So why does the “y” in those four-syllable words sound like the long “i” of “sigh,” while the “y” in the three-syllable words sounds like the short “i” of “sick”?

This has to do with the way those syllables are stressed. A vowel is often pronounced one way in a stressed syllable and another way in an unstressed syllable.

The “y” of “bicycle,” for example, is unstressed and pronounced as a short, or reduced, vowel. But the word “cycle” itself has a “y” that’s stressed and pronounced as a long vowel. Similarly, the “y” of “motorcycle” has a secondary stress and a long pronunciation.

(By the way, “motorcycle”—like “monocycle” and “unicycle”—is made up of two trochees. A trochee is a metrical foot consisting of a stressed syllable followed by an unstressed one.)

As for the etymology, “cycle” first appeared in the 14th century, according to the Oxford English Dictionary. It originally meant a recurring period of time, such as a “lunar cycle” or a “solar cycle,” and it ultimately comes from the words for “circle” in classical Latin (cyclus) and Greek (κύκλος).

The noun took on the sense of a pedal-powered, wheeled vehicle in the 1870s, when it began to be used as a short form of the somewhat older words “bicycle,” “tricycle,” “monocycle,” and “unicycle.”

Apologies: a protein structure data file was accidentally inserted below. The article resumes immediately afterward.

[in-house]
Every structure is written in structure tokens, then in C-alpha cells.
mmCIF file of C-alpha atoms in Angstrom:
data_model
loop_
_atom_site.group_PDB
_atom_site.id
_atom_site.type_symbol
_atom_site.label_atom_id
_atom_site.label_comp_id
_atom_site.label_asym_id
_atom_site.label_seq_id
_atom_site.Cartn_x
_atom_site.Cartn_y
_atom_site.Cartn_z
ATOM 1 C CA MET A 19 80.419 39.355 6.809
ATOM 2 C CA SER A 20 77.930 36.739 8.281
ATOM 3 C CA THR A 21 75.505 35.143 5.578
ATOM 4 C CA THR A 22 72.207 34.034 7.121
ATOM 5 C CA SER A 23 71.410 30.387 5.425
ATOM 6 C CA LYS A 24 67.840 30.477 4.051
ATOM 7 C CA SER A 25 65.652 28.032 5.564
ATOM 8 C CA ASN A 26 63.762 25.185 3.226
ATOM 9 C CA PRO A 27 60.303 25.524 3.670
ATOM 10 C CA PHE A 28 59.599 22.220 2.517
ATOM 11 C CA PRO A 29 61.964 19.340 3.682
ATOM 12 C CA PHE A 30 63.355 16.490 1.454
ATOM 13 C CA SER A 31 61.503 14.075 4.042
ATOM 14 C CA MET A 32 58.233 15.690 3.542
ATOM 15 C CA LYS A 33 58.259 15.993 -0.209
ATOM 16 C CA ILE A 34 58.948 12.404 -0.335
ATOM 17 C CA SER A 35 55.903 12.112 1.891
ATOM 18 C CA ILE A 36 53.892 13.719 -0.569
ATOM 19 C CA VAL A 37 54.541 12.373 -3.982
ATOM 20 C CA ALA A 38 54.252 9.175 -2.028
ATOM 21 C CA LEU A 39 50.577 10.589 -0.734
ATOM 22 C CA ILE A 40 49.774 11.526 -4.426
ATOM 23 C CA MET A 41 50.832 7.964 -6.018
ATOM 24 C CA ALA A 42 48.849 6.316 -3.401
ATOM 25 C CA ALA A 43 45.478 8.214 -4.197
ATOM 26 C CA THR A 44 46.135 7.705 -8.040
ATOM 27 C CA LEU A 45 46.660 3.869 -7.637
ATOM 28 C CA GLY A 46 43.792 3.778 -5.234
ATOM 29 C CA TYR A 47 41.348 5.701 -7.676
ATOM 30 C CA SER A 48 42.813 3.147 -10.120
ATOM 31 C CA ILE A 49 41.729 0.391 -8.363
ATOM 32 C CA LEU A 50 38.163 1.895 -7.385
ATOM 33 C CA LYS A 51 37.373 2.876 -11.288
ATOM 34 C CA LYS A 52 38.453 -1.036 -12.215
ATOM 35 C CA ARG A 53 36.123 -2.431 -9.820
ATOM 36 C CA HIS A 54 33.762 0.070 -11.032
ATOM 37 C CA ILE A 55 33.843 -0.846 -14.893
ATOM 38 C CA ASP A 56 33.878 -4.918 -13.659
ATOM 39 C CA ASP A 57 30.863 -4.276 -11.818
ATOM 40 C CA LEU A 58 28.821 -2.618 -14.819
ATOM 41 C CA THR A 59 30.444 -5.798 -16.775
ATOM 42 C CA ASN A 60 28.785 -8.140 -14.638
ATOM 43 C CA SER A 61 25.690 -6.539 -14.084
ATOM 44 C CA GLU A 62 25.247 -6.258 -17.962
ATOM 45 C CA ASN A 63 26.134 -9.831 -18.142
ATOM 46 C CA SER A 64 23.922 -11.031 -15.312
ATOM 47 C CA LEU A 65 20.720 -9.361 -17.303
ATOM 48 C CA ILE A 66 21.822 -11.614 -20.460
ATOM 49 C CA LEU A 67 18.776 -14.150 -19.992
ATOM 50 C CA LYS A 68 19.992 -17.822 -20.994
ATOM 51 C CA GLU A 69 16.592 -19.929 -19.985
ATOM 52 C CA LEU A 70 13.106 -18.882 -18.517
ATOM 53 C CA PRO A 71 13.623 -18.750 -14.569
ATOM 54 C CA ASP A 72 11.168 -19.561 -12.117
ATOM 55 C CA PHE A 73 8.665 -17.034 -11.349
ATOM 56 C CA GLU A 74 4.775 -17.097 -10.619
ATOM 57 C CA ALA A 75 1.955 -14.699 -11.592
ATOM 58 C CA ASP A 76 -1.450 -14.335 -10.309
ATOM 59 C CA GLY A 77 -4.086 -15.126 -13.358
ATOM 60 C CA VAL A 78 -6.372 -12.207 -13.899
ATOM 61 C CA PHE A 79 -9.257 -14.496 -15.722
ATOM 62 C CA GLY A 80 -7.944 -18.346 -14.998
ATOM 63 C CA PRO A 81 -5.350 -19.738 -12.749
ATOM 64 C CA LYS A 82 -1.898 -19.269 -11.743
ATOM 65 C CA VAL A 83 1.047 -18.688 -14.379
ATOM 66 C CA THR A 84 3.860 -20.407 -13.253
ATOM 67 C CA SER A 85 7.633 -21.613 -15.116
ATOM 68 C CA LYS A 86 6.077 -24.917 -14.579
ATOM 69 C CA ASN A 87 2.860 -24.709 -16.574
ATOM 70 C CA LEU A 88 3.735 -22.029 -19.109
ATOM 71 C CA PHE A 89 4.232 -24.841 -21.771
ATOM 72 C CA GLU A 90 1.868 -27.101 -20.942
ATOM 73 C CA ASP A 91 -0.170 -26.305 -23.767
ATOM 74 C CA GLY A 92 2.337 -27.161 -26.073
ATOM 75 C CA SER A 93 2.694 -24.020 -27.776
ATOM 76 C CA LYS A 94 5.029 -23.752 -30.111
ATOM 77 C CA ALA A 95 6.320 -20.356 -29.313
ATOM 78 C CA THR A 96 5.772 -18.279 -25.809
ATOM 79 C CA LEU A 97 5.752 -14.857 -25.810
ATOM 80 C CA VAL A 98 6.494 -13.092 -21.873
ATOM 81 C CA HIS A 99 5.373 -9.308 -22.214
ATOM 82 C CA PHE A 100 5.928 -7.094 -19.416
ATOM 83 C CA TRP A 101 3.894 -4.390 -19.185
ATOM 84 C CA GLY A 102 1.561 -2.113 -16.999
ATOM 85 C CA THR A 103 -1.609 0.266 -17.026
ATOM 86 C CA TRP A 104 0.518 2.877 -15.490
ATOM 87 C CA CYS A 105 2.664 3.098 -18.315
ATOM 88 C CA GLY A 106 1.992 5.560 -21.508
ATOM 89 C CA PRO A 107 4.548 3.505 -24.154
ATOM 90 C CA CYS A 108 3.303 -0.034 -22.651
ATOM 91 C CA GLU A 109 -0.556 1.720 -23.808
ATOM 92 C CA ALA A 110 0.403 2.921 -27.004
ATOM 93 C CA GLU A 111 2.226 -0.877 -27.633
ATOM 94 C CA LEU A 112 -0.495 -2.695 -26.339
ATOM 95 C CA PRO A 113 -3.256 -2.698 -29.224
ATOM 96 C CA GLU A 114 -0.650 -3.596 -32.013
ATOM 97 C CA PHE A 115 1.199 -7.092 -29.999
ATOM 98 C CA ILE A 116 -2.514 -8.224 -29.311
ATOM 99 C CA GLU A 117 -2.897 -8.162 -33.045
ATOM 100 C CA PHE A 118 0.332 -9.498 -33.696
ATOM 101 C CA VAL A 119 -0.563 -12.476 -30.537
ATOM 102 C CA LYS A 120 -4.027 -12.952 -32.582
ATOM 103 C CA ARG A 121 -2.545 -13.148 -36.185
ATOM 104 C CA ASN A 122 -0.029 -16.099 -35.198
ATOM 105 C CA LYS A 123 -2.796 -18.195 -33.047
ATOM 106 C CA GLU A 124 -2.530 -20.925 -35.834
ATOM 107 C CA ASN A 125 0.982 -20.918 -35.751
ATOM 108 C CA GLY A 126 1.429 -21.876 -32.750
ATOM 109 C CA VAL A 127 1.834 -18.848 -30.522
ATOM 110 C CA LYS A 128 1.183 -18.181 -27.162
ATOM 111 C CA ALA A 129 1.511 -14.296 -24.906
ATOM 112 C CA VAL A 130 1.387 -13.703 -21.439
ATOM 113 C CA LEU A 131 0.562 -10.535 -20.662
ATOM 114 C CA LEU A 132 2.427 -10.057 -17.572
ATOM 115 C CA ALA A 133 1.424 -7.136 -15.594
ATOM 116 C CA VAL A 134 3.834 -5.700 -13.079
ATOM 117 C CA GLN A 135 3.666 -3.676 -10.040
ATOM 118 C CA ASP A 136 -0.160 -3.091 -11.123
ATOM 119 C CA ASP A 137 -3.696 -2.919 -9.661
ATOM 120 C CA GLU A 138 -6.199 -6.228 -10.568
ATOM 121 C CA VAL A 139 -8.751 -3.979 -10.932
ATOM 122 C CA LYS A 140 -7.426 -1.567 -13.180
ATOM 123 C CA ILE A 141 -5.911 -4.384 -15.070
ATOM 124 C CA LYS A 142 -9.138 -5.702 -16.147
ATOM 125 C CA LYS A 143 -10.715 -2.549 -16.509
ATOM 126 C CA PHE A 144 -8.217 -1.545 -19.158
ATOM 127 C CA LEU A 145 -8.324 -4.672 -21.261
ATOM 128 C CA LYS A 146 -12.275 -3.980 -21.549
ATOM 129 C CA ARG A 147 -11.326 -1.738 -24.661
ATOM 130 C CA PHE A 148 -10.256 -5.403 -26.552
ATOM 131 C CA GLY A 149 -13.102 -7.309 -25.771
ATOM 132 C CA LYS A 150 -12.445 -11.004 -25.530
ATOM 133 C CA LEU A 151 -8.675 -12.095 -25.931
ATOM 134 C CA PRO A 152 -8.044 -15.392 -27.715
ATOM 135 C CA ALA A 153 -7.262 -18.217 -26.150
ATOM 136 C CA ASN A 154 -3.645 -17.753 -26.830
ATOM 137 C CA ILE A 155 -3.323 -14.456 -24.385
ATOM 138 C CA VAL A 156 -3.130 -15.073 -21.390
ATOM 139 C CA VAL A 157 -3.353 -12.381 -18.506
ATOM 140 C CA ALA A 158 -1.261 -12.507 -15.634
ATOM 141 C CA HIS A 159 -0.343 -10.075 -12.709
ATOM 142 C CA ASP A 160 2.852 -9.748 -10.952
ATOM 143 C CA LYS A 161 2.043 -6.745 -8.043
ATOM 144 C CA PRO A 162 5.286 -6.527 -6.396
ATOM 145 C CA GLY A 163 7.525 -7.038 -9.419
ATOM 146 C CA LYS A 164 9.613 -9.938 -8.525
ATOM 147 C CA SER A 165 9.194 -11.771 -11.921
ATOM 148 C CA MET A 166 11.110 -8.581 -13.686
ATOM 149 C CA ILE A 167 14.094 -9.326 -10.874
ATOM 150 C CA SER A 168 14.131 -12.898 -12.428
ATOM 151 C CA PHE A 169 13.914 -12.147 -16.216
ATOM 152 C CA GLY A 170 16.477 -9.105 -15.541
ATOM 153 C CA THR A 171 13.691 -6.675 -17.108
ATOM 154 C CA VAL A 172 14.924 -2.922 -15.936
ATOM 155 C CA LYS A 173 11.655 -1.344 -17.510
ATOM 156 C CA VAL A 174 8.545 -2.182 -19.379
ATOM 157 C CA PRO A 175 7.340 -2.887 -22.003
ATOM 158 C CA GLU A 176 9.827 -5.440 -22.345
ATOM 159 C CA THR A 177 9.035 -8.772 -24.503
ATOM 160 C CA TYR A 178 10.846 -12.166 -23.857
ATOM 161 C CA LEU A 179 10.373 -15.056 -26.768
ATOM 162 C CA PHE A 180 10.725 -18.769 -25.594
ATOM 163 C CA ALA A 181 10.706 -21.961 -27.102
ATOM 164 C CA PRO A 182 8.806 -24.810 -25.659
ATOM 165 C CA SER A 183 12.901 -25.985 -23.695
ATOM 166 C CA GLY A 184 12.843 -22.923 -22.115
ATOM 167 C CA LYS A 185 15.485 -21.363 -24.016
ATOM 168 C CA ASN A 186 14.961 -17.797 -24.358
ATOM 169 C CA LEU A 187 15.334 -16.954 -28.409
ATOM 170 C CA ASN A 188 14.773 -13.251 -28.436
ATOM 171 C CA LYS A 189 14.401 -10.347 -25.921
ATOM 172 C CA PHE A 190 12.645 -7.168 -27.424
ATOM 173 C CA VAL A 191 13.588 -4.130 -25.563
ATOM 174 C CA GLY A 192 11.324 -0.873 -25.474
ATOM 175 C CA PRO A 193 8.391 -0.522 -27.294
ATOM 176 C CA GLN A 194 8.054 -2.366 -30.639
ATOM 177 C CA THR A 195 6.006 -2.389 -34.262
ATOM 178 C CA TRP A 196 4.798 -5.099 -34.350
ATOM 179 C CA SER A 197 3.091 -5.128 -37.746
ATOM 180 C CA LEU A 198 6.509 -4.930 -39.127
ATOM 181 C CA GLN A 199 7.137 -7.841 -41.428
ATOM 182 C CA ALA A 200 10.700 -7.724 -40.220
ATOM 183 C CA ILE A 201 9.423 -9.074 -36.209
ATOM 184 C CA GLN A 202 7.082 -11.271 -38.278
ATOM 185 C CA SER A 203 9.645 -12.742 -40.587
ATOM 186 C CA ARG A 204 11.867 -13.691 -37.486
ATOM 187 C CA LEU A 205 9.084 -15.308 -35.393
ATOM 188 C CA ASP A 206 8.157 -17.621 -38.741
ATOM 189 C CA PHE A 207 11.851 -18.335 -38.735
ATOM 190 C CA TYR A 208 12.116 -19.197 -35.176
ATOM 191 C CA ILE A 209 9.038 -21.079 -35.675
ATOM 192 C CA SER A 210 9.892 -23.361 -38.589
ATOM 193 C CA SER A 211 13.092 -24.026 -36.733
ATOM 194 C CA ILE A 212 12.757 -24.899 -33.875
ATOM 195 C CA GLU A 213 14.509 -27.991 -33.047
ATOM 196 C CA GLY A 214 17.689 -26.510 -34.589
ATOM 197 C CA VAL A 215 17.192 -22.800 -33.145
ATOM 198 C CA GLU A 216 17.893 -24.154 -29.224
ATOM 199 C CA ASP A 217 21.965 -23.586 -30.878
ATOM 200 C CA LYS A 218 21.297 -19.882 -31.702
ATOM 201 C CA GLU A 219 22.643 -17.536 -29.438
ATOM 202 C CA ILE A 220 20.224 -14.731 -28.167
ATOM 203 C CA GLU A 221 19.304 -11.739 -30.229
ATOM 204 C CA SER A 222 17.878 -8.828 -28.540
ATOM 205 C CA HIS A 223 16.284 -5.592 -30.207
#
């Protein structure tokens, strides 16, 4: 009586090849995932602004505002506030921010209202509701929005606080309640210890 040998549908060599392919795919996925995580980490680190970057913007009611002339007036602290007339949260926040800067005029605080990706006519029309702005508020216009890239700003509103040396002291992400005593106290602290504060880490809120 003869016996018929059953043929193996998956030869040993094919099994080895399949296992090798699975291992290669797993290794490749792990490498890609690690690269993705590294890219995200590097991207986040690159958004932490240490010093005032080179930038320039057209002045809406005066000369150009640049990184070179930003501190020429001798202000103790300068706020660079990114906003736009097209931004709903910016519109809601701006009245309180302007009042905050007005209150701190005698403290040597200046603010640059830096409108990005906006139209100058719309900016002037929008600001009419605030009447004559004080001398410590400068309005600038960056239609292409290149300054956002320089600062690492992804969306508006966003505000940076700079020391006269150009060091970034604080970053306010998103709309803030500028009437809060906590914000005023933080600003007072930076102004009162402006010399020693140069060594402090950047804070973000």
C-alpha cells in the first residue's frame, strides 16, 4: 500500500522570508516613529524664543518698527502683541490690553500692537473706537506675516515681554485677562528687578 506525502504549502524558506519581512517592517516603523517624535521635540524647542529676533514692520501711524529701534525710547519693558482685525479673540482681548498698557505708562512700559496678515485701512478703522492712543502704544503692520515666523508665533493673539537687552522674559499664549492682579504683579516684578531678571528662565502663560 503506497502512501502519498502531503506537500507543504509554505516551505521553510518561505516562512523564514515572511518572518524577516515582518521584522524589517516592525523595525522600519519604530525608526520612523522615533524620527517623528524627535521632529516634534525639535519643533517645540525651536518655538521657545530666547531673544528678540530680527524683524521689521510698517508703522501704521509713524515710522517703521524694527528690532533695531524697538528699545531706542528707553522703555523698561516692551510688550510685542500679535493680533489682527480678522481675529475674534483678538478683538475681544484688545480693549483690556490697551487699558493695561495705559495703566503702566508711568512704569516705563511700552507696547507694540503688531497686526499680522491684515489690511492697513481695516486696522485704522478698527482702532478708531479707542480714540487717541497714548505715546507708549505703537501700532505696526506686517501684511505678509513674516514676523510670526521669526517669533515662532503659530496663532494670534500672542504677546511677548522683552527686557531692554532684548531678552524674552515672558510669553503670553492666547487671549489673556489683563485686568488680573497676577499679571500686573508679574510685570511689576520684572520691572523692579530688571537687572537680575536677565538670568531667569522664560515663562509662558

Earlier in the century, the term “velocipede” was used for a lightweight wheeled vehicle propelled by the rider. (As the OED comments, it was also called a “bone-shaker.”)

Oxford’s earliest example of “velocipede” is from a June 19, 1818, entry in the diary of William Sewall:

“Then I went to the circus and rode on the velocipede, which is a new machine.” (The diary begins in Maine, Sewall’s birthplace, and ends in Illinois.)

The dictionary’s earliest example for “bicycle” and “tricycle” is from the Sept. 7, 1868, issue of the Daily News (London): “Bysicles and trysicles which we saw in the Champs Elysées and Bois de Boulogne this summer.”

The words “monocycle” and “unicycle” showed up the following year in The Velocipede: Its History, Varieties, and Practice, an 1869 book by J. T. Goddard:

“A New York mechanic has devised a monocycle or single machine, which consists of a wheel eight feet in diameter, with a tire six inches wide” … “Hemming’s Unicycle or ‘Flying Yankee Velocipede.’ ” (We’ve expanded the first OED citation.)

The short use of “cycle” to mean a pedal-powered vehicle showed up the next year in “The Natural History of Bicycles,” an article in the February 1870 issue of Belgravia, a London magazine:

“Another idea for a monocycle (which, by the way, might be called a ‘cycle’ at once, for shortness) was to make a gigantic wheel, some twelve feet in diameter, with cranks on each side of the axle, and short stilts attached to these, to be worked by the rider’s feet.” (Again, we’ve expanded the OED citation.)